That’s basically the equivalent of 2% cash back, which is tough to beat for a no annual fee card. And that’s cash, so you can redeem it however you’d like.

But there are still instances where you’d be better off with other cards when it comes to redeeming for paid travel, especially if you spend a lot in “bonused” categories.

For example, the Citi Prestige® Card offers 3x points on air travel and hotels, and 2x points on dining and entertainment. Since those points can be redeemed for 1.6 cents towards the cost of paid travel on American, that’s like getting a return of 4.8% on air travel and hotels, and 3.2% on dining and entertainment. That’s a pretty compelling return.

Bottom line

While I do think American Express Membership Rewards points and Chase Ultimate Rewards points are slightly more valuable than Citi ThankYou points (thanks to the more useful transfer partners), the Citi points are actually the ones that will get you the best return if you’re looking to redeem for paid travel.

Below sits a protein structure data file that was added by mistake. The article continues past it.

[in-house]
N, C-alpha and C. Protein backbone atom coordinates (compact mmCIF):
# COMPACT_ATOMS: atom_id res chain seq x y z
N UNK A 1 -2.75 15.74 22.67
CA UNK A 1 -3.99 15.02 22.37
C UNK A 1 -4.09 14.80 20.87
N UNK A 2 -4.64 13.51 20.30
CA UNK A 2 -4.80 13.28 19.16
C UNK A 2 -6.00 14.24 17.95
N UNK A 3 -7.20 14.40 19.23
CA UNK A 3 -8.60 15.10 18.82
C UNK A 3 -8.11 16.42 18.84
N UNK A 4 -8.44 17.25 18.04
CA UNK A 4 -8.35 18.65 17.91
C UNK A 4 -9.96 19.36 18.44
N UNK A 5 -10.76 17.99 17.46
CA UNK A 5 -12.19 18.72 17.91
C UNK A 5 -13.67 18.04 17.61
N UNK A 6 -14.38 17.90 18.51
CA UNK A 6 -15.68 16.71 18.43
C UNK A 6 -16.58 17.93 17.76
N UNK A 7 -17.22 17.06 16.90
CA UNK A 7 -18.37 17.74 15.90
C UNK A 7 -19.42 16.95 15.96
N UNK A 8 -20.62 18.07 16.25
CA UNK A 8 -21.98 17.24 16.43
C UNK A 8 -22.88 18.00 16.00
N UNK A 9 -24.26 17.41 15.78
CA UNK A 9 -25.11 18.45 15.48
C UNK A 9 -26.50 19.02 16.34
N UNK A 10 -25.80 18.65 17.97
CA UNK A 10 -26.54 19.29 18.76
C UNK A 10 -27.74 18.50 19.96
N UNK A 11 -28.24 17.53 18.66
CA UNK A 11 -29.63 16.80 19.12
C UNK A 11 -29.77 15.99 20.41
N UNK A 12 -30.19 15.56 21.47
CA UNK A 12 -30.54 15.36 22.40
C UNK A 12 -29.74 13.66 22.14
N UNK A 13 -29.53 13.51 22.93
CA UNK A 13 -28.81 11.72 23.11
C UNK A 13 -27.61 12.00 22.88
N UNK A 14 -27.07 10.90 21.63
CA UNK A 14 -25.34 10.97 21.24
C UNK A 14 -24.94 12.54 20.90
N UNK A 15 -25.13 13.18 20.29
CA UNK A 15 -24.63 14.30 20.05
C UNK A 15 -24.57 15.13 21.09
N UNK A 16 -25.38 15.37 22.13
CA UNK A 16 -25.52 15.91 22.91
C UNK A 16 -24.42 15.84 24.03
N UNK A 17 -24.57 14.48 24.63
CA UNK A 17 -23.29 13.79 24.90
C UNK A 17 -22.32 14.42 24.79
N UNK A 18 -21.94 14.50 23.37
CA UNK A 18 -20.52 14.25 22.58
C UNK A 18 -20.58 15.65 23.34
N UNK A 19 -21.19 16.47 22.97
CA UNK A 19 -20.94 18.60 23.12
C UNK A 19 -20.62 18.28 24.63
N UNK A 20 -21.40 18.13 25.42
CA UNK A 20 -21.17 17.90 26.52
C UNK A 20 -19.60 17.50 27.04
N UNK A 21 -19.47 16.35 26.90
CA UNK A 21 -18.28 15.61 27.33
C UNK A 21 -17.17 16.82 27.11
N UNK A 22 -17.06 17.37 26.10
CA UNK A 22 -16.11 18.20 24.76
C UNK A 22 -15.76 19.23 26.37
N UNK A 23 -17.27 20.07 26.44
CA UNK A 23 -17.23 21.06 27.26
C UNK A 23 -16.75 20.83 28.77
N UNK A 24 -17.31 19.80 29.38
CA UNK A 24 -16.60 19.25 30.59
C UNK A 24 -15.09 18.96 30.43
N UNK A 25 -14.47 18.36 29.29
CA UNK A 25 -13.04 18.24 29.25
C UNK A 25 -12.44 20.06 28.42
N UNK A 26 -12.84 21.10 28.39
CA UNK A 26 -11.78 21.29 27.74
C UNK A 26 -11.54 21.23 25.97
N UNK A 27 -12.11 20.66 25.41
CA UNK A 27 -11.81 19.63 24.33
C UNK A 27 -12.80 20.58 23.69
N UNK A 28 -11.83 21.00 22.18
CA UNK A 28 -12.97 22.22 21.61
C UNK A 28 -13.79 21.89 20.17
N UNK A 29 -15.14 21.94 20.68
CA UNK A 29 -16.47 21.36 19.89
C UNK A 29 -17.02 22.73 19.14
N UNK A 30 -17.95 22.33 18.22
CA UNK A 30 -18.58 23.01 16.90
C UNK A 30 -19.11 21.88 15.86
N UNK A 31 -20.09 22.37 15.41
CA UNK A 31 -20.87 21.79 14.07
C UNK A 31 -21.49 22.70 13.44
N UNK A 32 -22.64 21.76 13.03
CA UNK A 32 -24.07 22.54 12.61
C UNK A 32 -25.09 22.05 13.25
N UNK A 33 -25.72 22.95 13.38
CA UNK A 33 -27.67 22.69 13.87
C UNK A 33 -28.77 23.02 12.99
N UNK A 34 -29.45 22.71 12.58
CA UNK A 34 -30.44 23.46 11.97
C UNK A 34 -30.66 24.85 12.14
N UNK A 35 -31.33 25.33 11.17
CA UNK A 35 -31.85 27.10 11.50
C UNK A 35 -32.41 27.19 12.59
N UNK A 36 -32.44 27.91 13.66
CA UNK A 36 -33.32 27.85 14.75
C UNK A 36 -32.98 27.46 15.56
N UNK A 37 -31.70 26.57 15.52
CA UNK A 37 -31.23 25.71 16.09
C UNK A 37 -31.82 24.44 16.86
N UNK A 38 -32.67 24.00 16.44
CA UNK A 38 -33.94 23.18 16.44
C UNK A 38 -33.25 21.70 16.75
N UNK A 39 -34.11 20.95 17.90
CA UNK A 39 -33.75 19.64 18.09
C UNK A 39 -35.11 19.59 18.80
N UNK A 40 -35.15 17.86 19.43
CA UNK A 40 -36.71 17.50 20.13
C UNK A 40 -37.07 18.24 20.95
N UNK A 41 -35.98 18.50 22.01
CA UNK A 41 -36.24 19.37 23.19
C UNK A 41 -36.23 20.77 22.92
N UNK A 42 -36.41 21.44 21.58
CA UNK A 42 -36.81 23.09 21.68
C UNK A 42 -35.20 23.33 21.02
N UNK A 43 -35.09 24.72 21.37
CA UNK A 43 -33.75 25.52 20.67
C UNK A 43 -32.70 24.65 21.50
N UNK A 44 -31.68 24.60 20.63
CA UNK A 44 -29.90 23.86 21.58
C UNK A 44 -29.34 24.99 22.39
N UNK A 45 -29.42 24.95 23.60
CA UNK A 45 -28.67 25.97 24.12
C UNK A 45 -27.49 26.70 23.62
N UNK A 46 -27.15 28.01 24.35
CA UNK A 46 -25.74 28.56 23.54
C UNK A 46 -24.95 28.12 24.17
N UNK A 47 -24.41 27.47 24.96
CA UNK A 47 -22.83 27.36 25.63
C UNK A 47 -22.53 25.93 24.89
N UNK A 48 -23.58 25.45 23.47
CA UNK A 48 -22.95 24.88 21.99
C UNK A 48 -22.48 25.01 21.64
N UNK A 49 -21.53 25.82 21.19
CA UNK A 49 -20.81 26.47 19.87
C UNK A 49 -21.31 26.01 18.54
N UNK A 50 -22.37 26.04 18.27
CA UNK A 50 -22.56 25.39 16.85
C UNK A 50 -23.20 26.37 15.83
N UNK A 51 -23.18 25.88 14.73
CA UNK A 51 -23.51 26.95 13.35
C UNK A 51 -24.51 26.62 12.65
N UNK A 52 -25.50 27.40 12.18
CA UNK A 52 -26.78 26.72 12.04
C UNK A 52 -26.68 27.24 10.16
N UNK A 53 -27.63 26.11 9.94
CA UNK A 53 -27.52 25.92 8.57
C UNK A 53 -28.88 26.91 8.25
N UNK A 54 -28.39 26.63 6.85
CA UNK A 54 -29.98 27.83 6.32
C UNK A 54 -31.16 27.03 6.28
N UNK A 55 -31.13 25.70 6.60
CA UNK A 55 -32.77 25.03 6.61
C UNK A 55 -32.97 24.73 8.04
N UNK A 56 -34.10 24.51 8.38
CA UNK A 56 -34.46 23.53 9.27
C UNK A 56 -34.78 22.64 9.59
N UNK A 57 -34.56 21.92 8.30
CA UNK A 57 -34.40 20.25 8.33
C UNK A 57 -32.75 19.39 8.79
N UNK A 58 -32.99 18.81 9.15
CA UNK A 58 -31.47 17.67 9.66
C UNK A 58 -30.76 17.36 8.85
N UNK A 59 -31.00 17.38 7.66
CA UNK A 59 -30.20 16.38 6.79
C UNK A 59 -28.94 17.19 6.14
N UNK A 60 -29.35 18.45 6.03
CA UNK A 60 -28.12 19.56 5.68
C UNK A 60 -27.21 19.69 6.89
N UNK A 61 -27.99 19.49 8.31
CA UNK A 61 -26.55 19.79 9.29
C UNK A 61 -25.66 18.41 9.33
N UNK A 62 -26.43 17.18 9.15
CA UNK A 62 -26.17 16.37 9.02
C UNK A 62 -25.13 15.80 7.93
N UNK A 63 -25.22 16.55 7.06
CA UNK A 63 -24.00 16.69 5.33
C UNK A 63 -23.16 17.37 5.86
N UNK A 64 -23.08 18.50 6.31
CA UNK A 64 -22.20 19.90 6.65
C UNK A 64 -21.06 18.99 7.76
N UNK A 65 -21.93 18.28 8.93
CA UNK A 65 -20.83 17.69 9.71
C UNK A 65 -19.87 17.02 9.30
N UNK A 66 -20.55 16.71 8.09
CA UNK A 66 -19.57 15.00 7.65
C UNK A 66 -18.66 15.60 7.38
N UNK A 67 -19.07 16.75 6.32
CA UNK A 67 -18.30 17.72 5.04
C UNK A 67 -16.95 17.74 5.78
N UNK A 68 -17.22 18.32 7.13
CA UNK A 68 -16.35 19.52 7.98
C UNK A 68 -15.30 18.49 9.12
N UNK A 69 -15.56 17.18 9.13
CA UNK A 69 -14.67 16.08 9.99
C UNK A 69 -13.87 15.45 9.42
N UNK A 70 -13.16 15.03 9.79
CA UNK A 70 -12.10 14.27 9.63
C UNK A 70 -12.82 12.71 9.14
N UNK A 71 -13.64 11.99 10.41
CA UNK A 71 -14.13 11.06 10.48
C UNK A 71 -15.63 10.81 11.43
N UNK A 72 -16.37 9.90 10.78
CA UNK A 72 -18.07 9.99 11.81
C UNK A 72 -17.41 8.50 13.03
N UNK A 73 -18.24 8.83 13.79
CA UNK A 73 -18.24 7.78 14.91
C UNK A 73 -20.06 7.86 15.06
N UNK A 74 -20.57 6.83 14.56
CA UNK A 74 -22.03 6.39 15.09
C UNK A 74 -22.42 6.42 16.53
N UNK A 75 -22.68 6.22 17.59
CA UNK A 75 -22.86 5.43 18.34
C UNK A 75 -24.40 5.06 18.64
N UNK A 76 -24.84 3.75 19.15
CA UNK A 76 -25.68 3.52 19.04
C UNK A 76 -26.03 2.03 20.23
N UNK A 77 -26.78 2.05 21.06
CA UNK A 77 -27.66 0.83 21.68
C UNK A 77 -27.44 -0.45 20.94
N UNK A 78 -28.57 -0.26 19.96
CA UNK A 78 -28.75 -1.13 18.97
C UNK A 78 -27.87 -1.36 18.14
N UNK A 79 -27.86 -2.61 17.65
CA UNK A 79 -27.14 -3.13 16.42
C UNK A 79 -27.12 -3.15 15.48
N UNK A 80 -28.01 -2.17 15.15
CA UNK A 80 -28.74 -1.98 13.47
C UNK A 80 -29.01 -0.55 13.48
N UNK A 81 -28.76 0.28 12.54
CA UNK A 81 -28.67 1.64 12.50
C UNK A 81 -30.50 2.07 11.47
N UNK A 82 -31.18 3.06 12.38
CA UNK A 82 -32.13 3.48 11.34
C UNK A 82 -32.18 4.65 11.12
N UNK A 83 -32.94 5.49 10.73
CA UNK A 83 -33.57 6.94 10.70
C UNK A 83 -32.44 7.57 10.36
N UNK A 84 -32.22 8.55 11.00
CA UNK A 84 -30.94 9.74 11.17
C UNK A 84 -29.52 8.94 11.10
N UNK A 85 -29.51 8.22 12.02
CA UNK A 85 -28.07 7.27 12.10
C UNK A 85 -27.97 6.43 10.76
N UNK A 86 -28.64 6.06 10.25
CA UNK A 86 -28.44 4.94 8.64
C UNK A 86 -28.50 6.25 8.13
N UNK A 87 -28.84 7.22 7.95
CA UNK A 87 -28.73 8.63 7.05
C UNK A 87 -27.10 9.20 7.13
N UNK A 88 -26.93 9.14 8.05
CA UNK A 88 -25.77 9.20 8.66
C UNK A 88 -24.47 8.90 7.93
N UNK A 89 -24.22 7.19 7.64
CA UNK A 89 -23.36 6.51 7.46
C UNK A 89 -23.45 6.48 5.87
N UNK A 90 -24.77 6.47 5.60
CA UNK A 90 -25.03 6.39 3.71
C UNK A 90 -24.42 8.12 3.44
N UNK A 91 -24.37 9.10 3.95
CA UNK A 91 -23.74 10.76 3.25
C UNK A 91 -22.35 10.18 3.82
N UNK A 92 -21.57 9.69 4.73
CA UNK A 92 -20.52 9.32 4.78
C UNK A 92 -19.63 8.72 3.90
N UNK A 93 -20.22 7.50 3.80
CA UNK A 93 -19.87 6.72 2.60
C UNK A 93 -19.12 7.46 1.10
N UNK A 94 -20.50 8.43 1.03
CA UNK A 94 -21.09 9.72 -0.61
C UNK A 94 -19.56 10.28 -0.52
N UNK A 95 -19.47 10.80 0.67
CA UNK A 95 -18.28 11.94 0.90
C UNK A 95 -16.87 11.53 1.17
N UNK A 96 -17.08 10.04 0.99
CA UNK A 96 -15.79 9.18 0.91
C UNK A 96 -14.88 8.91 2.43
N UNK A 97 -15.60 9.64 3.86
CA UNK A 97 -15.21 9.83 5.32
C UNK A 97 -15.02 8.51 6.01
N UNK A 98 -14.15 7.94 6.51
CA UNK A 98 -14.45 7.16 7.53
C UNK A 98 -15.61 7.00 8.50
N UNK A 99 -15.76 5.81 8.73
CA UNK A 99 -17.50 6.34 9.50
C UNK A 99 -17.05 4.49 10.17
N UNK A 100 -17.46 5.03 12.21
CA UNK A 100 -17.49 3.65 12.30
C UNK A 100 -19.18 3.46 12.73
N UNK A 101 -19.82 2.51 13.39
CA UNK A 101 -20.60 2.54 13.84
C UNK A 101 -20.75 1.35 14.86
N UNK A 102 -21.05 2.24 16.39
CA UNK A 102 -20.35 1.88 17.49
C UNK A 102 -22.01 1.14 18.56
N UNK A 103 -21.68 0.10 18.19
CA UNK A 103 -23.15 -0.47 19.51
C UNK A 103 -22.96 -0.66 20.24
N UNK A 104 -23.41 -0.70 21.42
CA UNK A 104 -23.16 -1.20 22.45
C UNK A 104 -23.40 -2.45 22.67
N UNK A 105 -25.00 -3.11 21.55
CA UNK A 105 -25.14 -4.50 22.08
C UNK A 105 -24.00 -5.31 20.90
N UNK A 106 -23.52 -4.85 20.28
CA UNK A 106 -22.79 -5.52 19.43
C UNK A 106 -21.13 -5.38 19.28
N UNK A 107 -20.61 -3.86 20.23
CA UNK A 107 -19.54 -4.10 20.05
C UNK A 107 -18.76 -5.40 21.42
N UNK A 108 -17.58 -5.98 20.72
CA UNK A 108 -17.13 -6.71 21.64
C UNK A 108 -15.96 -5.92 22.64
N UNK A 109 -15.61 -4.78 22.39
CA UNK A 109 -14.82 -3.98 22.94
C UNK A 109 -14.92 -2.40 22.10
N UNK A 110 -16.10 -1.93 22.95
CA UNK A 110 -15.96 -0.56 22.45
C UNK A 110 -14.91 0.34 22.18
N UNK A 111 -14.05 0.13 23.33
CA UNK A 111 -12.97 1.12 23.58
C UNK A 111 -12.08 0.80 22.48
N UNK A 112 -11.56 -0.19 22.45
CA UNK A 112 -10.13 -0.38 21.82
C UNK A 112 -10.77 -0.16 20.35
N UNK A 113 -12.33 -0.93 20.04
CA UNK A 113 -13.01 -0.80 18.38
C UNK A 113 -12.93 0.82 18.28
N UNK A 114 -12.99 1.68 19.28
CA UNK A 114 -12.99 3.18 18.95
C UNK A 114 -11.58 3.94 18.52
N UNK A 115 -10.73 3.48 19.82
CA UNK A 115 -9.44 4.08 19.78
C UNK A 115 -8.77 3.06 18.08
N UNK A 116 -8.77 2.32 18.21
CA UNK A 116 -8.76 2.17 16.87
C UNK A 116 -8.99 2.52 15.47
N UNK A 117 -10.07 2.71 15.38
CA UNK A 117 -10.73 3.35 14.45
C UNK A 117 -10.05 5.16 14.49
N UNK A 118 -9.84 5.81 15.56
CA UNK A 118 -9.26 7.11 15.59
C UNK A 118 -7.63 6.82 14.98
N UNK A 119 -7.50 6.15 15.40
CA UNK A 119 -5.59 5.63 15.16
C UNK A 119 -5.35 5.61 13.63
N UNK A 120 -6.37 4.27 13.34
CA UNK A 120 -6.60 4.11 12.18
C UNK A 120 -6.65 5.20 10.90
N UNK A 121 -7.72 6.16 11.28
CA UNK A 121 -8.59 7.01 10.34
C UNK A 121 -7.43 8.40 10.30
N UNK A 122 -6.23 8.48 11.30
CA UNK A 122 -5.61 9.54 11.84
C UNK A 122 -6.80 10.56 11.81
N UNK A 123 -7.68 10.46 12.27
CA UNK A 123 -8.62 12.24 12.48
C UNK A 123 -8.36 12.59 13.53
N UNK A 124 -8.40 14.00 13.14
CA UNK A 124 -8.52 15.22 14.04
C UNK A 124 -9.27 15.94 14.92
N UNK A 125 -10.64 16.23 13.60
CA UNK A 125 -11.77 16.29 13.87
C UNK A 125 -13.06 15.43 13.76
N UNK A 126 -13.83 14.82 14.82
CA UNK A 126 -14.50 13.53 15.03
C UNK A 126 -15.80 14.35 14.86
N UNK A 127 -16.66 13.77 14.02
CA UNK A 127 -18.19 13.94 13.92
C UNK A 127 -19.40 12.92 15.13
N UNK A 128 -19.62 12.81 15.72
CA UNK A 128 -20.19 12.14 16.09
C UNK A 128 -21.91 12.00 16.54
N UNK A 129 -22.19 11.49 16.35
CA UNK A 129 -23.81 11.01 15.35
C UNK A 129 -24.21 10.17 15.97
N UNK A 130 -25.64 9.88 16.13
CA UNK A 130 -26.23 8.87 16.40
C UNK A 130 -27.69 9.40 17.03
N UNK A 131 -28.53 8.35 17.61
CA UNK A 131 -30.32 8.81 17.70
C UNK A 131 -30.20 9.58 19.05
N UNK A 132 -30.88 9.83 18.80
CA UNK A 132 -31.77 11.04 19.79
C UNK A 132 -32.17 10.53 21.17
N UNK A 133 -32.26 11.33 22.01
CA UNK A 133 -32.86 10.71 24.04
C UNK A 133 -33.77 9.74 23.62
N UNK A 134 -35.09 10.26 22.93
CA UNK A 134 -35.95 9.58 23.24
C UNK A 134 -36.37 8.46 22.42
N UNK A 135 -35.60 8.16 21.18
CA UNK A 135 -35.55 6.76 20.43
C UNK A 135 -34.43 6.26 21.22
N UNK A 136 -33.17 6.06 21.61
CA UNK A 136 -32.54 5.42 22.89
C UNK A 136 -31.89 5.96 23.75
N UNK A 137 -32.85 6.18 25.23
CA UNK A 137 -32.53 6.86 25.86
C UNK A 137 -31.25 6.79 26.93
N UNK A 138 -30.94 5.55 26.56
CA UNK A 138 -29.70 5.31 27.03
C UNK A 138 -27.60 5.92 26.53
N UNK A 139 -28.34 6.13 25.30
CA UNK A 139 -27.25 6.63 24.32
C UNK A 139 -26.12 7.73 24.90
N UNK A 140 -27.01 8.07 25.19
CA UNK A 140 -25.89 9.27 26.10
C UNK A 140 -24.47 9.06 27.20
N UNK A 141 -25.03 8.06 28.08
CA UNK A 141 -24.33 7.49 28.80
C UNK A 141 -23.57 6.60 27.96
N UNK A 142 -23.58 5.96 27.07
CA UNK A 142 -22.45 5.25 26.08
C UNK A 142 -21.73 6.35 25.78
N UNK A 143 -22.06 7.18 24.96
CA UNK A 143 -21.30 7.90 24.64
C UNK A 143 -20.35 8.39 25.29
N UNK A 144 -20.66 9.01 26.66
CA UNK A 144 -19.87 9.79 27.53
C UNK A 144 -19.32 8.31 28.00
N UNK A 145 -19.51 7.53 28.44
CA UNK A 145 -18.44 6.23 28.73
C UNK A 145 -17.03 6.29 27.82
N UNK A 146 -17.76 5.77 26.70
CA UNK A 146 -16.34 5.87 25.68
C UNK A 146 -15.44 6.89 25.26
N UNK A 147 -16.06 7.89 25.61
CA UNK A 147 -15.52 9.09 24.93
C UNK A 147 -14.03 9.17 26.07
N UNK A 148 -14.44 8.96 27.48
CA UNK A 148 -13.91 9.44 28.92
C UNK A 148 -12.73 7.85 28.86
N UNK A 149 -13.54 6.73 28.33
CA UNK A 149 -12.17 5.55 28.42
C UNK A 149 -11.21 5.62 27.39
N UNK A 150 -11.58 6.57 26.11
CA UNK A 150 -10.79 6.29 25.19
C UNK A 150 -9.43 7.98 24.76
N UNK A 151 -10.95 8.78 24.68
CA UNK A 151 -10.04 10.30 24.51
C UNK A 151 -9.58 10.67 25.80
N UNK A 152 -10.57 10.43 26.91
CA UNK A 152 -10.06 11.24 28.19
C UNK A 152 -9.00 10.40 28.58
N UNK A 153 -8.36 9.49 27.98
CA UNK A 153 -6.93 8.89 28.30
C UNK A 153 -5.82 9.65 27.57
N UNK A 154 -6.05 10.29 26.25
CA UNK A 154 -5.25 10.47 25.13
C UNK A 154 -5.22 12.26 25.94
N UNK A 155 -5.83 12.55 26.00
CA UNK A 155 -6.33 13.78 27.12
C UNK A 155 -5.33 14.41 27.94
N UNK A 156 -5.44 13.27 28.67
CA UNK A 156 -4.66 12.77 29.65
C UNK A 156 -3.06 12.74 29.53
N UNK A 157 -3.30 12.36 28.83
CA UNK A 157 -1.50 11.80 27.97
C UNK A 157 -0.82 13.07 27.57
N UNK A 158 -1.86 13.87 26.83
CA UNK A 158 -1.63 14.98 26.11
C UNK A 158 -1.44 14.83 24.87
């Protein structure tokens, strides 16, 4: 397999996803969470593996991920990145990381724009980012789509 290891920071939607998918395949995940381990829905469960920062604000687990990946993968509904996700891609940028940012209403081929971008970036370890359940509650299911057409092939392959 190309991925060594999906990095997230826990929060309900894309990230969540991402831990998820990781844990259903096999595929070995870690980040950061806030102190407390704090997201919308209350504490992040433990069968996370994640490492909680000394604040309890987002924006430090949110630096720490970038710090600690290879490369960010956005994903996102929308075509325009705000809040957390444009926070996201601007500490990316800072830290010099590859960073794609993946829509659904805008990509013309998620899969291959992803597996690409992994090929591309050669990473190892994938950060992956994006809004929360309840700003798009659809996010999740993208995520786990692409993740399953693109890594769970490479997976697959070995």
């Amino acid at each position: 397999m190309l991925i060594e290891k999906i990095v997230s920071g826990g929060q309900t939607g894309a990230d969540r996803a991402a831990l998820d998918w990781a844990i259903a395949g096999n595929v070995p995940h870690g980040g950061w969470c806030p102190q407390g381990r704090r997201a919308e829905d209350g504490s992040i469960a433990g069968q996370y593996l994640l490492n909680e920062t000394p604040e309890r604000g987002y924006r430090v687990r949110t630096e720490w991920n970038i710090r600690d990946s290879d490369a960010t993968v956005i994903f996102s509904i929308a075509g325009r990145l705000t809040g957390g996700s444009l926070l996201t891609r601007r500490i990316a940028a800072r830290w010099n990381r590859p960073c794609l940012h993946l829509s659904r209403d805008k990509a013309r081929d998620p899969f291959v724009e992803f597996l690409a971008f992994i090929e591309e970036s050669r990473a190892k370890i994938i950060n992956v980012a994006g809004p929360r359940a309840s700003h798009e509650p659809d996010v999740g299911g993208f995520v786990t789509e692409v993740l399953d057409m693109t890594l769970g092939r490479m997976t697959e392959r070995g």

While I’m typically a pretty “aspirational” traveler when it comes to earning miles, in the sense that I want to redeem for international first & business class, I sure do like being able to redeem Citi ThankYou points for 1.6 cents each towards the cost of paid travel on American.

Are there any transferrable points currencies that you redeem for paid travel? If so, which ones?

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  1. So tangentially reassured question. Hotels booked using Citi TY (eg premier) points- do they count as qualifying for elite / points at all chains?

    Additionally, are the rates displayed on citi thank you rewards website as good as you can get? Looking at some future options, I see they have the same standard, refundable rate as the chain itself. However, the chain has a 25% off rate for prepaid that citi doesn’t show. Anyone ever had any luck getting citi to match by calling?